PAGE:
Thanks, Mark. I'm astonished. I imagined it would have been an early 20th century phenomenon, 19th century at most - probably because I've never seen it used in any 19th century novels, even when characters from the "lower" classes are speaking.

I tested Literaturepost.com's collection to see. I use Google for that because they don't have a good search tool of their own, or they didn't use to. Try this: go to Google.com and paste in:
site:www.literaturepost.com "whom are you going"
and also run a search on
site:www.literaturepost.com "who are you going"
I think you'll be interested. It doesn't answer your question of how far this goes back, though.

Best Donna Richoux
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Thanks, Donna. The "who are you going" search was the more interesting of the two. Obviously my observations on 19th century literature were completely wrong. Apparently the Victorians etc. weren't quite as "correct" as I'd imagined. And the site too is an excellent resource.

Regards,
Adetola.
What I really meant was, was there a time when there was no known grammatical alternative to "whom" to any native English speaker? For example, by convention, no one speaking even informal or colloquial standard English today would say: "I'm speaking to he"

But they DO say "It's difficult for my wife and I
to plan a vacation." It is a general and pervasive usage, employed by millions of educated people.
It is easy to be misled by the fact that the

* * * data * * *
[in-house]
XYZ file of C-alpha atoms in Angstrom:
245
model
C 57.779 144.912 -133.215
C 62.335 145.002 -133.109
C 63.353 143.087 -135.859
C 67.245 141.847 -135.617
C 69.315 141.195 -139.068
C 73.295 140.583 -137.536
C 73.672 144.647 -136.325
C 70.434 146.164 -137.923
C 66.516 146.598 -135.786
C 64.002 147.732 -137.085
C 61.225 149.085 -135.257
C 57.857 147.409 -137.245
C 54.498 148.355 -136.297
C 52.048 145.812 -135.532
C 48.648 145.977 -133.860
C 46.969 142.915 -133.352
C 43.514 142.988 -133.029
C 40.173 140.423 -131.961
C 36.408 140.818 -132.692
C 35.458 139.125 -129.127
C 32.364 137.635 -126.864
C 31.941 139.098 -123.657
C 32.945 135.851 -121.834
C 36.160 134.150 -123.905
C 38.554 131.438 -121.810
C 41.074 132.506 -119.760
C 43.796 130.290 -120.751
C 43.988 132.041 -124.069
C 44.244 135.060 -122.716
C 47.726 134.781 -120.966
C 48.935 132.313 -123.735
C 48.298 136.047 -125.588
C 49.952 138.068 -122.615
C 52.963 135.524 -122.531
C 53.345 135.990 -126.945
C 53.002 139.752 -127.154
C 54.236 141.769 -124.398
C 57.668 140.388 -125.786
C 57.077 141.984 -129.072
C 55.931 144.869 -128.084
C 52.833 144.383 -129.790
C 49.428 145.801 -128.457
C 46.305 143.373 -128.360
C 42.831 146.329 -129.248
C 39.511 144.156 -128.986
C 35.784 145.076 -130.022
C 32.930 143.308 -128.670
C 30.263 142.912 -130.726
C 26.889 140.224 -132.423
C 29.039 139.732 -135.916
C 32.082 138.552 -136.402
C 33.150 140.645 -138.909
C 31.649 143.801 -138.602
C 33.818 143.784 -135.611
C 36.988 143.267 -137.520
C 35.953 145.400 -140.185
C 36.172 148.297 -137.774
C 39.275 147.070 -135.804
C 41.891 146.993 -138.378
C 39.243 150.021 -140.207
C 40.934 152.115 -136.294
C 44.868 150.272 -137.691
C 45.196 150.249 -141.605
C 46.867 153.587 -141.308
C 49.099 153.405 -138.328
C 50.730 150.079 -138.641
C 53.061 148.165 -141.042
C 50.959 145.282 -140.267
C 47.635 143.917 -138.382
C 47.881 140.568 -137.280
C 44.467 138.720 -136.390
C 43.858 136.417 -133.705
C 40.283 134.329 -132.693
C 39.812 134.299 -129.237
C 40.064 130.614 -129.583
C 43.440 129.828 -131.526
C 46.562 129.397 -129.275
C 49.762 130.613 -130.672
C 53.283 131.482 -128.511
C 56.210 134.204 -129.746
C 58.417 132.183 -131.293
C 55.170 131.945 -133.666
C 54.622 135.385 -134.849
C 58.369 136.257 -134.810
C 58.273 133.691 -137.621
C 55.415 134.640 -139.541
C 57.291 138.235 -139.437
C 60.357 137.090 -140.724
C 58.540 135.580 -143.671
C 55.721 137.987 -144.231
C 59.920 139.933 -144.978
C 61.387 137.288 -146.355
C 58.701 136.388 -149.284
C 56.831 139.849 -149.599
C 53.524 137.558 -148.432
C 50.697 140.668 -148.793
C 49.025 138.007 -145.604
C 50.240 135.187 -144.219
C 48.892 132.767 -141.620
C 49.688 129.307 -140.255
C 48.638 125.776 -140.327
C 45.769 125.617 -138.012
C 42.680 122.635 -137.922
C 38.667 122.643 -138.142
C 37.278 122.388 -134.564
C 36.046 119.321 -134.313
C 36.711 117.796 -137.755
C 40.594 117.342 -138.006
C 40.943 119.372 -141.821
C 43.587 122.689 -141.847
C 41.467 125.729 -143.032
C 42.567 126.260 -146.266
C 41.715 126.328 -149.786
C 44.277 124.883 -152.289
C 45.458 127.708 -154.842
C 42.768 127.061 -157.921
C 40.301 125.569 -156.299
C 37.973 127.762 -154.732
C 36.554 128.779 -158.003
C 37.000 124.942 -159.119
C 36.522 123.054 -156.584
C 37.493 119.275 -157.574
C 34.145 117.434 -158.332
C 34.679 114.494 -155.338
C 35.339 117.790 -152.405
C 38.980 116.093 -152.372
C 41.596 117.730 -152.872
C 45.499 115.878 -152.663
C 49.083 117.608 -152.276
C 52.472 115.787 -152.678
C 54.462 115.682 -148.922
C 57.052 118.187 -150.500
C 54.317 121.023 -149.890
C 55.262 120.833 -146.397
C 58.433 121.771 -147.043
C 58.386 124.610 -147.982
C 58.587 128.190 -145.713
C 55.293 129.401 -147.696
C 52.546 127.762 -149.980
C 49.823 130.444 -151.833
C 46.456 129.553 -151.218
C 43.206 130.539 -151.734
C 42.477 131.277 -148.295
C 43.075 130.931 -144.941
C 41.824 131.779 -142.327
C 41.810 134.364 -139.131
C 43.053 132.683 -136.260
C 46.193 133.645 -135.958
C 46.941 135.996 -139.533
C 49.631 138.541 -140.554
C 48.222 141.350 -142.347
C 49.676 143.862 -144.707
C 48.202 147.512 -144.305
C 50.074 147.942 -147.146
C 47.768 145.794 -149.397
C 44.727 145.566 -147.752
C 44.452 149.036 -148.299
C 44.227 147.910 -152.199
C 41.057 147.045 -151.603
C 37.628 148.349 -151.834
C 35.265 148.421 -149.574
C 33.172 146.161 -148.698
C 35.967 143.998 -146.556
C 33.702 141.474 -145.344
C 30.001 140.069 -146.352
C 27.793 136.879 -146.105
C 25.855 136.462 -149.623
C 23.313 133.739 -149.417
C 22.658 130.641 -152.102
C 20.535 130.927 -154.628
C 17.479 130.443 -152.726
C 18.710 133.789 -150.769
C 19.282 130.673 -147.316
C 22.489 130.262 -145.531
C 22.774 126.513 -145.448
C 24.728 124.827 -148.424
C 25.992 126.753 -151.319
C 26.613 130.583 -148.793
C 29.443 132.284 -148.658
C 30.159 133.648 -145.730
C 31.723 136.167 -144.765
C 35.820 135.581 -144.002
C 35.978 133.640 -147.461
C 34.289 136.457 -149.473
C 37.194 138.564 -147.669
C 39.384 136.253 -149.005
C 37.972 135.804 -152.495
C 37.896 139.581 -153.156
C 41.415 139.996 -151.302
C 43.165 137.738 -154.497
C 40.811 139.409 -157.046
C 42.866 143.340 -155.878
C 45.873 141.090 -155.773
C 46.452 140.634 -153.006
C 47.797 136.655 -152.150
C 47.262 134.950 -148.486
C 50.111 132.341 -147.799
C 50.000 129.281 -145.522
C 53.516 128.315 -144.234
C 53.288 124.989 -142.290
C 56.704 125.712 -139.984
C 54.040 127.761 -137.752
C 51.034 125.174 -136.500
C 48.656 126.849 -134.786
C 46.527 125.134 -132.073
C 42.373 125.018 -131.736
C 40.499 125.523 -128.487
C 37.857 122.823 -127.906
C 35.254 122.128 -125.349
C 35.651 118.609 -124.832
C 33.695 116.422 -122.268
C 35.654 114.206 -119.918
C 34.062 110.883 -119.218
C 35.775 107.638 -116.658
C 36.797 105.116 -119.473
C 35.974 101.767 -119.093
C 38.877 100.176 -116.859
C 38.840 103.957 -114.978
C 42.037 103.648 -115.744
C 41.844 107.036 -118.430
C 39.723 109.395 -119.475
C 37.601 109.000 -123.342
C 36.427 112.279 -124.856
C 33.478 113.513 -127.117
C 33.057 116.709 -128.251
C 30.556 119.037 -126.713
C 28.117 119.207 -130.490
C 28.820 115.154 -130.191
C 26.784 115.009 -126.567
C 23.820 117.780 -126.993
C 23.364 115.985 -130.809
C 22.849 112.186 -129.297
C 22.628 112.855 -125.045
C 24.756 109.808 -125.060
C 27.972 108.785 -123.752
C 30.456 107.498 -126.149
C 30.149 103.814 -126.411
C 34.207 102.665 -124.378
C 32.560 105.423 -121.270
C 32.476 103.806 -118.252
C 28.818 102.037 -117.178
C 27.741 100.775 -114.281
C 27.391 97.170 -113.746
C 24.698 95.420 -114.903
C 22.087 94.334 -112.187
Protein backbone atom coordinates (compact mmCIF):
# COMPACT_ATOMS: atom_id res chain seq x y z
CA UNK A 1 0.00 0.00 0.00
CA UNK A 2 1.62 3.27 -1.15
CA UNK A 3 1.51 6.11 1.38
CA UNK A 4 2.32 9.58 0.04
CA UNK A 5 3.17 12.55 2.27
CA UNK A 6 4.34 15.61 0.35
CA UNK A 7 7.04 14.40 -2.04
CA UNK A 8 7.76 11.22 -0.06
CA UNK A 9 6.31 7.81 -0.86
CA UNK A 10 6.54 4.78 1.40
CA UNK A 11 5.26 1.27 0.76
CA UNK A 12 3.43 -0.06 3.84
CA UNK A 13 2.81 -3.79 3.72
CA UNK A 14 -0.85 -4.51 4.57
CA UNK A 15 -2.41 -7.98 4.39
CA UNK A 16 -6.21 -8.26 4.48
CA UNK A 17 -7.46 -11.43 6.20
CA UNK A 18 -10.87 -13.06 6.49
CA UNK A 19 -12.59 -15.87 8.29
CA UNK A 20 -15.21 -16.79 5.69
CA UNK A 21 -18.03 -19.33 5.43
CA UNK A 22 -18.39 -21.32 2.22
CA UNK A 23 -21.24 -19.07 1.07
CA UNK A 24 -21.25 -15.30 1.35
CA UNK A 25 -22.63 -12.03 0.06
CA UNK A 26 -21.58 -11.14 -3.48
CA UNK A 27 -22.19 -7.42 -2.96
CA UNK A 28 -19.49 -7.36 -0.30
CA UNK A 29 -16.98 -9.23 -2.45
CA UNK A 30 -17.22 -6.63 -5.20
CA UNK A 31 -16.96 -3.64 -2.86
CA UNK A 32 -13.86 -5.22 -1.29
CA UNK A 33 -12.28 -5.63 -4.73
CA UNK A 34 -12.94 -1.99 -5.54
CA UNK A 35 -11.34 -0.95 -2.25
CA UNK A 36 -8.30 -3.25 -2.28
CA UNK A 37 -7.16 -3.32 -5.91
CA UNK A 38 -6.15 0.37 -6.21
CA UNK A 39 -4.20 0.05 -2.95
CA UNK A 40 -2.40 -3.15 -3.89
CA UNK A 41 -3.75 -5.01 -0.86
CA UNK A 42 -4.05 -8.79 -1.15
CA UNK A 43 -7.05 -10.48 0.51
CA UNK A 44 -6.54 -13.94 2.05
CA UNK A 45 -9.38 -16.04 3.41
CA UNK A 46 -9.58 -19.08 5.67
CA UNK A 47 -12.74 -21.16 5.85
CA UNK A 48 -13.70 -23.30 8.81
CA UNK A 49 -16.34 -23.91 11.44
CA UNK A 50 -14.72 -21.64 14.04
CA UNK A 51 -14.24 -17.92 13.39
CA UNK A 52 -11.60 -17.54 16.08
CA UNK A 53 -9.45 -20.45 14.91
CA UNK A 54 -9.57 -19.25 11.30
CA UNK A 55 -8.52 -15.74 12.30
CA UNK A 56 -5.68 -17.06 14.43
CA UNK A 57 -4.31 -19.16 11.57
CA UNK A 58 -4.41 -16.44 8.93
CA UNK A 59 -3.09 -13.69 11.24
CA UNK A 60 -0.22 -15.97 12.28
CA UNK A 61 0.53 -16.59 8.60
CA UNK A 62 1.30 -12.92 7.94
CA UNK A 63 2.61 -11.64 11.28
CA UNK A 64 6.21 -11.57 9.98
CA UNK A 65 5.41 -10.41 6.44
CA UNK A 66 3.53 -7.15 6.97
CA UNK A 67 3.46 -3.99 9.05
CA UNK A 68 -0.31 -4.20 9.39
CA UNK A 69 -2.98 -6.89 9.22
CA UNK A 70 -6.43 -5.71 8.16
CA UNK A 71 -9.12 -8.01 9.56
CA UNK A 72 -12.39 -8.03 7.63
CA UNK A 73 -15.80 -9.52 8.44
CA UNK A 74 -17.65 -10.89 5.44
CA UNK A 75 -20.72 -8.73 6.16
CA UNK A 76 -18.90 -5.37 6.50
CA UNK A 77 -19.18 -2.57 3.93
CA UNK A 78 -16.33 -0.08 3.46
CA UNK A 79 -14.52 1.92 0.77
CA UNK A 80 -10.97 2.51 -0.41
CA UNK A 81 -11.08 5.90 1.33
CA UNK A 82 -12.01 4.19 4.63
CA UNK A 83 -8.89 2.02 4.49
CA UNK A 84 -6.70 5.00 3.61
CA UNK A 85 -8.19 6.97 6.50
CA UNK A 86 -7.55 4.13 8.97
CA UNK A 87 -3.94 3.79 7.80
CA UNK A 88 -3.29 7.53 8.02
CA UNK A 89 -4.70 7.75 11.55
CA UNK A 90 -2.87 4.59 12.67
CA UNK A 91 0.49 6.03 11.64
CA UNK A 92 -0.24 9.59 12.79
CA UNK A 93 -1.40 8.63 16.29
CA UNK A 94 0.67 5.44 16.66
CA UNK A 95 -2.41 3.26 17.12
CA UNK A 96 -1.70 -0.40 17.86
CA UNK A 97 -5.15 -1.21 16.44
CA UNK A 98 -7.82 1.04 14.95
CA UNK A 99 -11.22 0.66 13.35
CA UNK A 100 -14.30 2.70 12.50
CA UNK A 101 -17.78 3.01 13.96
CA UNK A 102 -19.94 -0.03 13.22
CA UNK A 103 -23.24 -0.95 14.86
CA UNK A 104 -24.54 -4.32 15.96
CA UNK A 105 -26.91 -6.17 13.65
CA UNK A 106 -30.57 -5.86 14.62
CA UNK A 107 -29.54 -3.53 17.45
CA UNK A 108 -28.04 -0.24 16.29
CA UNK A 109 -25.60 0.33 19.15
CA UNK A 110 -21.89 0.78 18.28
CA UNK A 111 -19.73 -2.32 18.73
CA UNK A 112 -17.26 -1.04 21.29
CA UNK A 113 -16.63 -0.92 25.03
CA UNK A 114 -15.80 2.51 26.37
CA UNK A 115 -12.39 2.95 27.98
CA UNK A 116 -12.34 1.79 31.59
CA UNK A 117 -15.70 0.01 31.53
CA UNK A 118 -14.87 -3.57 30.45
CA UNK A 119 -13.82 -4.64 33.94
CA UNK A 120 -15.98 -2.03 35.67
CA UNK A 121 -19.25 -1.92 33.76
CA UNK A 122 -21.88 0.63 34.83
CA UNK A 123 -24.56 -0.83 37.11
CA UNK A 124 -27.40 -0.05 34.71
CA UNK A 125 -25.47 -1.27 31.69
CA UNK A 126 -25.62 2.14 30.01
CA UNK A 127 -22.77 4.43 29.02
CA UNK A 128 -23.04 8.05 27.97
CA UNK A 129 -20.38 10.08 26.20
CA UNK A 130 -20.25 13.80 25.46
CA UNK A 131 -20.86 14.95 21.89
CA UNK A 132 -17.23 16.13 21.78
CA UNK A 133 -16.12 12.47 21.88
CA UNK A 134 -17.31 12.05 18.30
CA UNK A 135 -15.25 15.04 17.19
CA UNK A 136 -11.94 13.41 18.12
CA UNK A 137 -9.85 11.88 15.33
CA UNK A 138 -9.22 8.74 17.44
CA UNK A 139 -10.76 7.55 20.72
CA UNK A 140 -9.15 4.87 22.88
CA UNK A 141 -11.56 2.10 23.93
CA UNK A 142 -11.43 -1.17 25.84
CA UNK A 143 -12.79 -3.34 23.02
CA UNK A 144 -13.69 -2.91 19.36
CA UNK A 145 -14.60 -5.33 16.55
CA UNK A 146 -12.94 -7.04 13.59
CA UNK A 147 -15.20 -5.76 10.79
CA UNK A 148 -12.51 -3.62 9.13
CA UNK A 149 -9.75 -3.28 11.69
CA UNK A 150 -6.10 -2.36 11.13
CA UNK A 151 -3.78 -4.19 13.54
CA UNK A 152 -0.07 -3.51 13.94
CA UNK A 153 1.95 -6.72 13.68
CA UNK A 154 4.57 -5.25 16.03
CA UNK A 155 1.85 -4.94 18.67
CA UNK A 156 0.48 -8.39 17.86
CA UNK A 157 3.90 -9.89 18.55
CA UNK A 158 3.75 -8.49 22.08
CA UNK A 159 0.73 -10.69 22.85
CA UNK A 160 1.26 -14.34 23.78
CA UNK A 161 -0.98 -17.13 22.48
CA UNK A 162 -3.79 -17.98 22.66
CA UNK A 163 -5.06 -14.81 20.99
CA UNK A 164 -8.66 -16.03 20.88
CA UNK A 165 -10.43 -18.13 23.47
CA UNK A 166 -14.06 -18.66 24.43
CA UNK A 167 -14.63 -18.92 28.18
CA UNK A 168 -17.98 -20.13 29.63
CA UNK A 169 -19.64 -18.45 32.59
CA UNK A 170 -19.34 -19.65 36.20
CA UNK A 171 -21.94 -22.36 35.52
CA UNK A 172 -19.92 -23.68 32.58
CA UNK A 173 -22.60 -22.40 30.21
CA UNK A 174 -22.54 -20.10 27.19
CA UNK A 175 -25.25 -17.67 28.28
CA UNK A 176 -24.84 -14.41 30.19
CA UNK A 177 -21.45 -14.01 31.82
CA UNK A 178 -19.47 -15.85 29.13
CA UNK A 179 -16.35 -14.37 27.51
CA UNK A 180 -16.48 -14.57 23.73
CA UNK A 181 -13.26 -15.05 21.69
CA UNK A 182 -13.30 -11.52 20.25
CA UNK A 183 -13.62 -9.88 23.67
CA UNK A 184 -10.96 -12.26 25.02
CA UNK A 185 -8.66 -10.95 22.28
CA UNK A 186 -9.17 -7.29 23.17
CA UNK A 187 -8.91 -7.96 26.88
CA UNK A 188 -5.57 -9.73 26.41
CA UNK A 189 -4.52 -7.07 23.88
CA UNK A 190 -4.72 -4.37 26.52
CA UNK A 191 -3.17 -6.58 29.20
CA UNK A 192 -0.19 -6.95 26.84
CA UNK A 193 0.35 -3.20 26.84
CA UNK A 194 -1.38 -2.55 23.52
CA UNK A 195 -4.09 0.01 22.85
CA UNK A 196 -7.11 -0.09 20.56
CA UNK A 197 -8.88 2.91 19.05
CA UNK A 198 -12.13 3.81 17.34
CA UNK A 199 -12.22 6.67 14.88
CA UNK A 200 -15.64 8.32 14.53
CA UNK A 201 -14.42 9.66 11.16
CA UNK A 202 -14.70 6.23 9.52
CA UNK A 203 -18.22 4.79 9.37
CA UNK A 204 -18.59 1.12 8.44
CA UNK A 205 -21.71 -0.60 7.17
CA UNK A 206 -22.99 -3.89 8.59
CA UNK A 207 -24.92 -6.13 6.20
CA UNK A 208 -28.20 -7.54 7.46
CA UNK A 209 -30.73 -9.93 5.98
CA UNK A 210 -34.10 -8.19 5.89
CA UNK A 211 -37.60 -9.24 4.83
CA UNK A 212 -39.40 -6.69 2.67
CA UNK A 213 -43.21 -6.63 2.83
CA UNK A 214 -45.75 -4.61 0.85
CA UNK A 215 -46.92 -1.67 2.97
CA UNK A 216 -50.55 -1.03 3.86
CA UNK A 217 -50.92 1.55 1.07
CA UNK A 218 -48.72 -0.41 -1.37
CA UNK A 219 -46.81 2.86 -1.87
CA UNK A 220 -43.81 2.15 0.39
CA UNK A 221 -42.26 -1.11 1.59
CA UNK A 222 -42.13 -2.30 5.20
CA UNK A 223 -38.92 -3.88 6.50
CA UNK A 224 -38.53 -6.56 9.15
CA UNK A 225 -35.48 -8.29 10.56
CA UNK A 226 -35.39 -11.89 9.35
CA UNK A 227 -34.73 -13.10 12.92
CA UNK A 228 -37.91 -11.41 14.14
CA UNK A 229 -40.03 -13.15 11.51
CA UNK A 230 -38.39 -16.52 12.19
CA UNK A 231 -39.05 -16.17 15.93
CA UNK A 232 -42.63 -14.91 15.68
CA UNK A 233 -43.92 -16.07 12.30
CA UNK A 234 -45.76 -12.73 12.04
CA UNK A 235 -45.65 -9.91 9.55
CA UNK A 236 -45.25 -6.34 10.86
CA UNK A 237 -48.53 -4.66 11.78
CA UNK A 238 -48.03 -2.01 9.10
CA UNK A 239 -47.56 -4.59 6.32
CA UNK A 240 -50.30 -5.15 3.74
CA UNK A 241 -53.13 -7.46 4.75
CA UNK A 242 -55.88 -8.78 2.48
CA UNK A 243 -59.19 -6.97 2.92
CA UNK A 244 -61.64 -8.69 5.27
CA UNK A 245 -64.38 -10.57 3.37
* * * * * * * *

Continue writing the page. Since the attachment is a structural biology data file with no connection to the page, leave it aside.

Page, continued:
choice of pronoun form often lines up with what
would have been the appropriate grammatical case
if grammatical case still existed. That feature
constitutes a mere bathtub ring, left over from a
former system. The roles of the "I/me, he/him",
etc, forms of the pronouns have been floating and
morphing ever since English lost its inflexional
system beginning in the 11th century. There are
parallels in other languages (e.g., French: "C'est moi qui l'ai fait").
\\P. Schultz
But they DO say "It's difficult for my wife and I to plan a vacation." It is a general and pervasive usage, employed by millions of educated people.

Though perversely it's because such people know "my wife and I are planning a vacation" and not "my wife and me are planning one". As for "for my wife and I", they use it because they self-consciously believe it to be correct. The same people often revert to "for my wife and me" in their less self-conscious moments. However, any youngster hearing this may un-self-consciously adopt it, unaware it's someone else's mistaken and self-conscious idea of speaking "correctly", and so it perpetuates itself.
The roles of the "I/me, he/him", etc, forms of the pronouns have been floating and morphing ever since English lost its inflexional system beginning in the 11th century. There are parallels in other languages (e.g., French: "C'est moi qui l'ai fait").

I still do believe in case for pronouns, morphing as it does. For instance, most people would answer: "Me" or "I did" or "It was me", and rarely "I" or "It was I", to "Who did that?" (assuming they'd done it and were honest). So "me" in that sense is obviously cognate with the French "moi" (can you remember the term for this French usage?) and could be regarded as a special case.
Regards,
Adetola.